The Talmud tells us that if we were not given the proper religious rules to live by, we could learn “modesty” from the cat.

I do not know how modest these cats are, but certainly there is an abundance of them. They appear, for the most part, healthy and they have no reluctance sidling up to those who stroll along the promenade in the pleasant, 60-degree evenings this time of the year.

One such cat was a regular at feeding time. Joshua, like many locals, bought a bag of cat food and, at night, would go out and pour the food on the pavement for the local cats of Bat Galim.

Another cat was black and brown and rather sinister looking. Nevertheless, the cat was extraordinarily friendly and, upon sitting down at one specific bench along the promenade, this animal, who we will simply call “Killer,” would move right on to the seated person’s lap, proceeding to purr. In petting the cat, Joshua noticed a gold piece of metal sticking out of Killer’s side. He thought it was probably a fish hook.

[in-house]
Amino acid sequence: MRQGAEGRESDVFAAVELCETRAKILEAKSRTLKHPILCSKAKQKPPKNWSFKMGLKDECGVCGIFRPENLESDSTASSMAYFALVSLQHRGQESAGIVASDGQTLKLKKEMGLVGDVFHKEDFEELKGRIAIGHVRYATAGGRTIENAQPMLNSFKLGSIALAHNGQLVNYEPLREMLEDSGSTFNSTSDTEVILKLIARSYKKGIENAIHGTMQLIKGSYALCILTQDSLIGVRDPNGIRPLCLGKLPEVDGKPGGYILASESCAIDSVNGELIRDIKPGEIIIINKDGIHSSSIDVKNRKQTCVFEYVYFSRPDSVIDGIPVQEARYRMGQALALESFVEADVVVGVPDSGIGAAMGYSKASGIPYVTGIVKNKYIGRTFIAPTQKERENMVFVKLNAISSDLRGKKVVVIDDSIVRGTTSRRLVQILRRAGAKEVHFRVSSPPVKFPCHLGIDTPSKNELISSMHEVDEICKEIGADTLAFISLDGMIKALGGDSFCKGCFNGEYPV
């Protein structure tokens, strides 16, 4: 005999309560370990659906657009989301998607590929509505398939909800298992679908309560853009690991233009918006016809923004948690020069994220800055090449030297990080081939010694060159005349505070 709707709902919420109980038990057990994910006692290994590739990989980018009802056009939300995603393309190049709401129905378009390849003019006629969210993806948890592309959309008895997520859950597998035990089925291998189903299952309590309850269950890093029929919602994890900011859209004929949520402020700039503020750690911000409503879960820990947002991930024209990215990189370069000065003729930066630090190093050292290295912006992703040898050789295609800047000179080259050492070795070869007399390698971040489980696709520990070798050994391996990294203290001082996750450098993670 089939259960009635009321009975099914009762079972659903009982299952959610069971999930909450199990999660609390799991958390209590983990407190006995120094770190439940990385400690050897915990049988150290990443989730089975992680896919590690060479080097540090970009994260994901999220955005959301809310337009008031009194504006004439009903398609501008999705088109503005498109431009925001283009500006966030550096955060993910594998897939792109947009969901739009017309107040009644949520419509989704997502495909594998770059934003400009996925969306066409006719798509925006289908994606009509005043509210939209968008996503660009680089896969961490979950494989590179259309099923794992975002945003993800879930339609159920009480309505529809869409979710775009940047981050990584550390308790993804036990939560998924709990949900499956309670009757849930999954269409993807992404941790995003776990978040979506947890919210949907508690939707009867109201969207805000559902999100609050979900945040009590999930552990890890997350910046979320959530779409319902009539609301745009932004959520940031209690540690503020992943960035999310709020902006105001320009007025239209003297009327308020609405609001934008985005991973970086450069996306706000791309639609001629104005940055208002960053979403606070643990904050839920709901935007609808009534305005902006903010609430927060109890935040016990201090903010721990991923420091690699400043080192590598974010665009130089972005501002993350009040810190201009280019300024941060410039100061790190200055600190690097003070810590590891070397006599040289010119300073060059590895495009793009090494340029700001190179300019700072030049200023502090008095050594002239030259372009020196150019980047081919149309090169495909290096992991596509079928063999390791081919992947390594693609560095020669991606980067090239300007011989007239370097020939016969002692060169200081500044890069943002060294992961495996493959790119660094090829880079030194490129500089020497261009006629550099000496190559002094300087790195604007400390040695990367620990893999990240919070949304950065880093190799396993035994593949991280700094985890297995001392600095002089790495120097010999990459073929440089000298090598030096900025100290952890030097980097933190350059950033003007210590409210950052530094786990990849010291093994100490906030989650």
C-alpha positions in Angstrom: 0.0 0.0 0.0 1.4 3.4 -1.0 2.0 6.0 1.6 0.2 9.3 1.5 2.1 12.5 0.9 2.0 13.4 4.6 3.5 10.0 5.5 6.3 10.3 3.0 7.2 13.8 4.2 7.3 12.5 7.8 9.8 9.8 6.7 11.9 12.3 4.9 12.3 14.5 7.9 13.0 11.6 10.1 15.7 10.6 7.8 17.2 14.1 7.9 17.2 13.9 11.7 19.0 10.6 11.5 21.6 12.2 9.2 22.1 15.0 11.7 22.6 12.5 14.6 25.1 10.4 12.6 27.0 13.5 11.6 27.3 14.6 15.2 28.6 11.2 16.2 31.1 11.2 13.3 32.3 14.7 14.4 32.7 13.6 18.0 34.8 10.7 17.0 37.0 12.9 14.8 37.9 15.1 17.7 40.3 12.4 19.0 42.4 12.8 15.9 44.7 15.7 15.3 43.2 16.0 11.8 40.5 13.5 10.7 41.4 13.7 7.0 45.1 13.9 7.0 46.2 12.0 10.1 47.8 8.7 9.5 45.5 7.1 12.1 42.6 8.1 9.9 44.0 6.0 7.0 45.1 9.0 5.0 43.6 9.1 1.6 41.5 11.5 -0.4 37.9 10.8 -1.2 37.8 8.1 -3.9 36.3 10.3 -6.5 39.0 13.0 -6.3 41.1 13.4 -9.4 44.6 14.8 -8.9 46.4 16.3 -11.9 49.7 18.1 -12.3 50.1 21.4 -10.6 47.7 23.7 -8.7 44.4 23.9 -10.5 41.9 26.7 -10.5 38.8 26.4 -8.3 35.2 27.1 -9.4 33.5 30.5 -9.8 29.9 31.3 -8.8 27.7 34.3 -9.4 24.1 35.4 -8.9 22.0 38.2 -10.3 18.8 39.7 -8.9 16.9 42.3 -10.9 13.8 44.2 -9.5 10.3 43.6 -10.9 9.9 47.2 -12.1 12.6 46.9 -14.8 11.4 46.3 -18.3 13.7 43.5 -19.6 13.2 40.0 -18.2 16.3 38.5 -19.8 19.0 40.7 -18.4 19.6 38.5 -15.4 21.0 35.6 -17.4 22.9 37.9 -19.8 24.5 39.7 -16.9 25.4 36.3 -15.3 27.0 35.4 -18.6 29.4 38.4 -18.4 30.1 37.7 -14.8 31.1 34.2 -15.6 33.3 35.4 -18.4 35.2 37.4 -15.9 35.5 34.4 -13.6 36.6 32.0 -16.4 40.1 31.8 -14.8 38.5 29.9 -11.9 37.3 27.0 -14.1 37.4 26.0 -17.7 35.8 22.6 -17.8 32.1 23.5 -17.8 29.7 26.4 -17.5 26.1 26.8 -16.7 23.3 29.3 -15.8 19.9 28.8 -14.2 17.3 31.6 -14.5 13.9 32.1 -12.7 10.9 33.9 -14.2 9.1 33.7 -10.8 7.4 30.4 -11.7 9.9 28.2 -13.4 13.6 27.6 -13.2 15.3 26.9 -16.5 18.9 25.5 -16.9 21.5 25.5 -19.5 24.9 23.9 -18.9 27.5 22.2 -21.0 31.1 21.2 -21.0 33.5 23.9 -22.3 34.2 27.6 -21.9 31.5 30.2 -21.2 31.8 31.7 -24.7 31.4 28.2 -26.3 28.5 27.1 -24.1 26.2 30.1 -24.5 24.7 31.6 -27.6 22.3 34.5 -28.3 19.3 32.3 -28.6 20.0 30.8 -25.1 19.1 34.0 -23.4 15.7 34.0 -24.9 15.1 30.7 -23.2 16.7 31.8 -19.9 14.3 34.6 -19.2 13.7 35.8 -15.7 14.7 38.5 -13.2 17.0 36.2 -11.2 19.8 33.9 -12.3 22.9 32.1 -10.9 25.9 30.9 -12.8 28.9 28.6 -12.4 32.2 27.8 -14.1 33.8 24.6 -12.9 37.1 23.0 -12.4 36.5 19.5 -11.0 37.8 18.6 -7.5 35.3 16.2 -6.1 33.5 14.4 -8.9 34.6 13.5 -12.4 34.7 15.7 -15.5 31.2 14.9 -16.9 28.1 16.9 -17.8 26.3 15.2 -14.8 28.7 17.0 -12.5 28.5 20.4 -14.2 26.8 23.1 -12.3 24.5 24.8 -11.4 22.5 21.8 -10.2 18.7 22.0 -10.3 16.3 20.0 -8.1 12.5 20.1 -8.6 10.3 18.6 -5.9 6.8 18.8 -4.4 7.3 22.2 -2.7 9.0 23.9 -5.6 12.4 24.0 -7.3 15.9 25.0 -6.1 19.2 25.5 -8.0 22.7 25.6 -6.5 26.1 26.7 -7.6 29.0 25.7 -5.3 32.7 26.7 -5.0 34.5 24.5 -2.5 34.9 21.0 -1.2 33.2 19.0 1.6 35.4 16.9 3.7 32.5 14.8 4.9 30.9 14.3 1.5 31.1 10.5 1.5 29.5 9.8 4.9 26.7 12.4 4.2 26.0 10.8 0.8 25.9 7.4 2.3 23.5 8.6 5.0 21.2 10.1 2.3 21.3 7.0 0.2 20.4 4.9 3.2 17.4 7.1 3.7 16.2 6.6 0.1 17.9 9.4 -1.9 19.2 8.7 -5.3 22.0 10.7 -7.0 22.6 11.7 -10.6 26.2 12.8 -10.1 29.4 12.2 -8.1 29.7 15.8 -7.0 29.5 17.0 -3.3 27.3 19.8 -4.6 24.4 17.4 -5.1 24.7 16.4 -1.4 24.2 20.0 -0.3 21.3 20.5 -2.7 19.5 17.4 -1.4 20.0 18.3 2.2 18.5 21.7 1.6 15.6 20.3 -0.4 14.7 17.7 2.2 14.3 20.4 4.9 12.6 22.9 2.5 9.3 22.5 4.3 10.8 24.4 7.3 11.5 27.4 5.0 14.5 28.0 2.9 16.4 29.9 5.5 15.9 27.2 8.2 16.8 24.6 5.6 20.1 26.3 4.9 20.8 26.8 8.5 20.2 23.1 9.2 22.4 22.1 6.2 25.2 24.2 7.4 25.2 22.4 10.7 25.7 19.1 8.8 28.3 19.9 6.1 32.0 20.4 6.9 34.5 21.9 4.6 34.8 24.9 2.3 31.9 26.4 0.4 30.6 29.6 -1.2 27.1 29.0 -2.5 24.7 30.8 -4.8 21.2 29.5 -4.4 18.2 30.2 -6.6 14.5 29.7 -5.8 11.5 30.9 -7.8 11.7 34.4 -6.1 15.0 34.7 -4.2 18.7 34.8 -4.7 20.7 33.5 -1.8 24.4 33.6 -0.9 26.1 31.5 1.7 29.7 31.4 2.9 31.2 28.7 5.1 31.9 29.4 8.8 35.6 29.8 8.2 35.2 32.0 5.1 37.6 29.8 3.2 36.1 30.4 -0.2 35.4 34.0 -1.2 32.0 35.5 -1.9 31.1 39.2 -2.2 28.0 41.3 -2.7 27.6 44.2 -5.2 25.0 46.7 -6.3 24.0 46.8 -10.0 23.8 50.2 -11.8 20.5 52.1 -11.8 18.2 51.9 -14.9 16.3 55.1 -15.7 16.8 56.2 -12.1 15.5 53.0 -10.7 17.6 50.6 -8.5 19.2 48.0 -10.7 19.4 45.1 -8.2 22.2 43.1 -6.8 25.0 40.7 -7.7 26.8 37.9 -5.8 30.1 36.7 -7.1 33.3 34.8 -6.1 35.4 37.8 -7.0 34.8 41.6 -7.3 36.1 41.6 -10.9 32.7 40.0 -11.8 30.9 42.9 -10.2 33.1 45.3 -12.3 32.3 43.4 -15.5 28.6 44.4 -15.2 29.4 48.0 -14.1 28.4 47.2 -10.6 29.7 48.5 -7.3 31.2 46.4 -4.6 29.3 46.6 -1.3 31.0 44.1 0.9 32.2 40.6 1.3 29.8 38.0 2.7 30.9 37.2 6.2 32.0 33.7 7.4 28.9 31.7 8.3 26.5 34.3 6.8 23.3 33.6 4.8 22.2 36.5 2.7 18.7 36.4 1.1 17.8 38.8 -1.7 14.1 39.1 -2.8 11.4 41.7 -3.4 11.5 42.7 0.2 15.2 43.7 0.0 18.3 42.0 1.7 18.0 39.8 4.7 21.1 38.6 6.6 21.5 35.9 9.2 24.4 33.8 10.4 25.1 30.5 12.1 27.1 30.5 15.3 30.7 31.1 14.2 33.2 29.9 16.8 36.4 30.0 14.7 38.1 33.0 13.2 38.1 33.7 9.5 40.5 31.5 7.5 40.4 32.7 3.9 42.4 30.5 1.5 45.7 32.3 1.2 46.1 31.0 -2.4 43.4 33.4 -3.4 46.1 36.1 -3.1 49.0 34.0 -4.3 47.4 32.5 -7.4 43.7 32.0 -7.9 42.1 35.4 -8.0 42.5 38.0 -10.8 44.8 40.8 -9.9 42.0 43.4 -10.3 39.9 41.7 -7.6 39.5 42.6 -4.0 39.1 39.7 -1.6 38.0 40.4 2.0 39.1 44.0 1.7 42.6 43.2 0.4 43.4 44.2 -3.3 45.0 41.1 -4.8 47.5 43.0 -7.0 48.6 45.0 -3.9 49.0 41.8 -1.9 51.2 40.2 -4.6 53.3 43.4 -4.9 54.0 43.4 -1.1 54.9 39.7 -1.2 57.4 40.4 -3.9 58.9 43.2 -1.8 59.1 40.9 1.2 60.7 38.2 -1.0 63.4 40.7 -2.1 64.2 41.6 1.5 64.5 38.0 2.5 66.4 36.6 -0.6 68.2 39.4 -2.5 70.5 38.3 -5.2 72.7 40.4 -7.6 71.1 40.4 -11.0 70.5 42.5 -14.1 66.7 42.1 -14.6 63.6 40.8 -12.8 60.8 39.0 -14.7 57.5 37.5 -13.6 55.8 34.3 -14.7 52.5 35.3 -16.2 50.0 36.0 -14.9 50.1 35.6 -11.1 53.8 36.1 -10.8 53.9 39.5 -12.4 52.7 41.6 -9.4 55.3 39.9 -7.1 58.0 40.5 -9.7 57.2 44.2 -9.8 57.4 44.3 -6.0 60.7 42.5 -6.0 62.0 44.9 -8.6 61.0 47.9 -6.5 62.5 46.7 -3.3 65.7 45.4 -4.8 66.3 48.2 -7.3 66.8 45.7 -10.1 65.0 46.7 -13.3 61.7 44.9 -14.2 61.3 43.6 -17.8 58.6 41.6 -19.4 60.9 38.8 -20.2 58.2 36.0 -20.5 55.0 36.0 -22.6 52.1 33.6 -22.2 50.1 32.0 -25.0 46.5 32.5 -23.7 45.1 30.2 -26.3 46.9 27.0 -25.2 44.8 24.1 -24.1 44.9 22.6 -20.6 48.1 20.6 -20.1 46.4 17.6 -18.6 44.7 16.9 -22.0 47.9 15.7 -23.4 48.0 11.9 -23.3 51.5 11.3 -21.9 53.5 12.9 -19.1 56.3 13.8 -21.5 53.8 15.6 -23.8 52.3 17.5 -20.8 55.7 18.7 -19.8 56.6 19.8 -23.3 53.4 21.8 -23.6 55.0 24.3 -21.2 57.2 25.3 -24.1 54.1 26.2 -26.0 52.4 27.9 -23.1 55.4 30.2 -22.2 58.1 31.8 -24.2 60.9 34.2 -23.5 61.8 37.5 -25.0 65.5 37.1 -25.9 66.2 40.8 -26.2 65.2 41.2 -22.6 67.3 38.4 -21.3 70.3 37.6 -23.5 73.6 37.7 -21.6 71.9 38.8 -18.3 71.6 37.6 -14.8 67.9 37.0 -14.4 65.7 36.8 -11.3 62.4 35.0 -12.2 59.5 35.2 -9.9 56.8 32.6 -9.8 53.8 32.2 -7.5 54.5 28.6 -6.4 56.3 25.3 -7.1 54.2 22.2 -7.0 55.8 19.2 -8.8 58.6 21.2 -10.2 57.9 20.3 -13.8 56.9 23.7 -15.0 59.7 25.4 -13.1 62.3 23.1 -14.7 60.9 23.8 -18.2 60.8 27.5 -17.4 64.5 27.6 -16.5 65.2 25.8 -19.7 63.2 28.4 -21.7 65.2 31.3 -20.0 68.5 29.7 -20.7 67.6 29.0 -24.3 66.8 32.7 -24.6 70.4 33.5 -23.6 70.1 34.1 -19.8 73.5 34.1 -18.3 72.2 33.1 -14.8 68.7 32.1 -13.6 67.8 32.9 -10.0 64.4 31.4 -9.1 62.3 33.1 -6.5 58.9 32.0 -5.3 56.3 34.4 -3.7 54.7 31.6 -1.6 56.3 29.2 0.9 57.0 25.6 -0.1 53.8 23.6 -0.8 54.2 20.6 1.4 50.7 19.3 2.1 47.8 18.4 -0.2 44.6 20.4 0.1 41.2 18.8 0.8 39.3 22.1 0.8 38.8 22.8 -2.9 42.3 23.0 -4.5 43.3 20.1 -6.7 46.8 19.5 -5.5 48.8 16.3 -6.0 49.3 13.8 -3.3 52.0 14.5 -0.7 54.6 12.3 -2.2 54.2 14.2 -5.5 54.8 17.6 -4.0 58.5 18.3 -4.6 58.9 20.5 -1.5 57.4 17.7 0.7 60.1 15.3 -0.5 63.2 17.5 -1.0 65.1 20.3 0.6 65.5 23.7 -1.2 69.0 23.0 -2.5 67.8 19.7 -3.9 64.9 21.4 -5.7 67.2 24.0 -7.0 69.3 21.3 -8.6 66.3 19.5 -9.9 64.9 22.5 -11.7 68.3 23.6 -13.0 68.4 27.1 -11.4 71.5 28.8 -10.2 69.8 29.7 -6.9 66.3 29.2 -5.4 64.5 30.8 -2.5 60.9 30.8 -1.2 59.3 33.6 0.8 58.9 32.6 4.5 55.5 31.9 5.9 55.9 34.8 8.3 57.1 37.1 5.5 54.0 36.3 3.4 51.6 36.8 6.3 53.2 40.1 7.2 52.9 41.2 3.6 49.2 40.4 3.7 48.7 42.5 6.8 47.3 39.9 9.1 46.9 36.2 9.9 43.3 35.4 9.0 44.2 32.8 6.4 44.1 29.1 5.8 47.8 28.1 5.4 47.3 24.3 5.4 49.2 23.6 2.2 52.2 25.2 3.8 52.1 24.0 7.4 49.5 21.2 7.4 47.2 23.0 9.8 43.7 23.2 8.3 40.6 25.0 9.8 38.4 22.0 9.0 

We met a lovely young local couple walking their dog. We asked them how the municipality deals with sick cats. “Oh, there is a number to call for that,” the girl explained. She was kind enough to call the number. Within an hour or so, a white ambulance showed up, personed by a veterinarian named Anastasia. She said that her job was to respond to calls about sick cats. She had just come from the scene of a cat having been hit by a car. The vehicle was an ambulance on wheels, only mostly for cats.

Anastasia proceeded to run around a little park area on the beach, chasing Killer with a hypodermic needle. In one hand, she had the needle, and in the other, a cat catcher. Joshua gave chase as well, although I do not know if it was after the pretty veterinarian or the cat. Finally, Anastasia managed to give the cat a sedative, but the wily feline still had lots of fight left and climbed up a 15-foot tree! Joshua was not able to exercise equal climbing skills; and there, the cat fell asleep, in the tree.